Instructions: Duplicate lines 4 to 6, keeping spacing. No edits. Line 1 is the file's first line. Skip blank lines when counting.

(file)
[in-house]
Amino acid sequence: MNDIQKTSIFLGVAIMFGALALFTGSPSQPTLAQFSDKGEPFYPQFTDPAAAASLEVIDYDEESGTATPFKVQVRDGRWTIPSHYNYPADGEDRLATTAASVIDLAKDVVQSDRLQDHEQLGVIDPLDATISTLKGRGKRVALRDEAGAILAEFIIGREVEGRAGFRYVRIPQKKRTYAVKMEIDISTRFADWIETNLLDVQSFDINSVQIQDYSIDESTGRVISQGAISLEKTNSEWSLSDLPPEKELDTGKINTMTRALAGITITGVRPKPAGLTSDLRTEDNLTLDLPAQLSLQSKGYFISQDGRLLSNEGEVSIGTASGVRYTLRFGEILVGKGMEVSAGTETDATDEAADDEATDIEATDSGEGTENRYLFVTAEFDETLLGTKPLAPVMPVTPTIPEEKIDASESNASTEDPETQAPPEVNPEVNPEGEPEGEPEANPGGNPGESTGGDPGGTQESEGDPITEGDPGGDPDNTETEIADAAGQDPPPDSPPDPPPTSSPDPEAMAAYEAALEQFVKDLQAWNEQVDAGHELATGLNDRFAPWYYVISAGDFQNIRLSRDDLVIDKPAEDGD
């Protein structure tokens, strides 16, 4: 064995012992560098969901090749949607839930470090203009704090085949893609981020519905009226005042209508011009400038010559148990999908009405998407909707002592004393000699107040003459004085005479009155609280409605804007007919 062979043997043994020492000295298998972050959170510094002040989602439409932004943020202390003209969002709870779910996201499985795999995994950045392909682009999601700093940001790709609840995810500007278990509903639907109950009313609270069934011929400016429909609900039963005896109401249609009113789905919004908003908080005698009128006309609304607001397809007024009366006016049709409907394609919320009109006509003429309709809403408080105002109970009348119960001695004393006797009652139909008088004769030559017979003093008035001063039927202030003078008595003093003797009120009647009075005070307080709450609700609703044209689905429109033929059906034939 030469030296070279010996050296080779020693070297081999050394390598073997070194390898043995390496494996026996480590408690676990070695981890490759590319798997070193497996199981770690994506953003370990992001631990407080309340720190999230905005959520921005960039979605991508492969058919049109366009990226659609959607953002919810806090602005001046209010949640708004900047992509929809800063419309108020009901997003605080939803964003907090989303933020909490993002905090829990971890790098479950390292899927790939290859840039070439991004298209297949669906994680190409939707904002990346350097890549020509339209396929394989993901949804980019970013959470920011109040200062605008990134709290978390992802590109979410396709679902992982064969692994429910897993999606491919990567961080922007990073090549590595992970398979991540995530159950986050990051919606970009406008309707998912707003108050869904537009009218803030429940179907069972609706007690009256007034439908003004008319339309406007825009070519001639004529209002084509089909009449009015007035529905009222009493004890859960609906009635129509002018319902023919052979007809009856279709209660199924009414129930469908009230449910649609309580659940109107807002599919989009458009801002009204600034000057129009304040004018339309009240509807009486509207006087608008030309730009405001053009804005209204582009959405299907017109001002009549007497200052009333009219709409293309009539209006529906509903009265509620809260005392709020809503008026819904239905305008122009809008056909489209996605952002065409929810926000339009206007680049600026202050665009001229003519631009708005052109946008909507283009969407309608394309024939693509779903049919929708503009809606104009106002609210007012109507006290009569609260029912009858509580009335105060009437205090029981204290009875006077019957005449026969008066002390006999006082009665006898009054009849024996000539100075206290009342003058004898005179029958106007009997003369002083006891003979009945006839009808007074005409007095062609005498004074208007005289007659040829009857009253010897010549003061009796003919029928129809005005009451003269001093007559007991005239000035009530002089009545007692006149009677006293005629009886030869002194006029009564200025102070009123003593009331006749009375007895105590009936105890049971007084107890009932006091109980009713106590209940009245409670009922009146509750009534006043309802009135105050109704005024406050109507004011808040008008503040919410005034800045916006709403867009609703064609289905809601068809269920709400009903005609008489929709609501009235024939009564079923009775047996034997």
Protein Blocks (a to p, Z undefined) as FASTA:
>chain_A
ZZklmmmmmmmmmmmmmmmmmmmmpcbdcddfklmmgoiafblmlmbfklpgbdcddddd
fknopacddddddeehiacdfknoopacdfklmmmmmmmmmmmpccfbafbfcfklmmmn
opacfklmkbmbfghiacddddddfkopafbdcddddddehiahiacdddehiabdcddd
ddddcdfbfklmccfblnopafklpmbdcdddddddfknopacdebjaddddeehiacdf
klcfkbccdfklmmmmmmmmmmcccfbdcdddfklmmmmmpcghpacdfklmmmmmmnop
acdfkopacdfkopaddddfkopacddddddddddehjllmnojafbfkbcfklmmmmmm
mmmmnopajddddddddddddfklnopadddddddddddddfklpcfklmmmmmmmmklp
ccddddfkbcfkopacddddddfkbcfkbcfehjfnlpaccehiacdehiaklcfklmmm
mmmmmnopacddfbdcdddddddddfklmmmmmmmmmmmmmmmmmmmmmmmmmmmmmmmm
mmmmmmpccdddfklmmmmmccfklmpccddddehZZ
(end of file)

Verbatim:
Protein Blocks (a to p, Z undefined) as FASTA:
>chain_A
ZZklmmmmmmmmmmmmmmmmmmmmpcbdcddfklmmgoiafblmlmbfklpgbdcddddd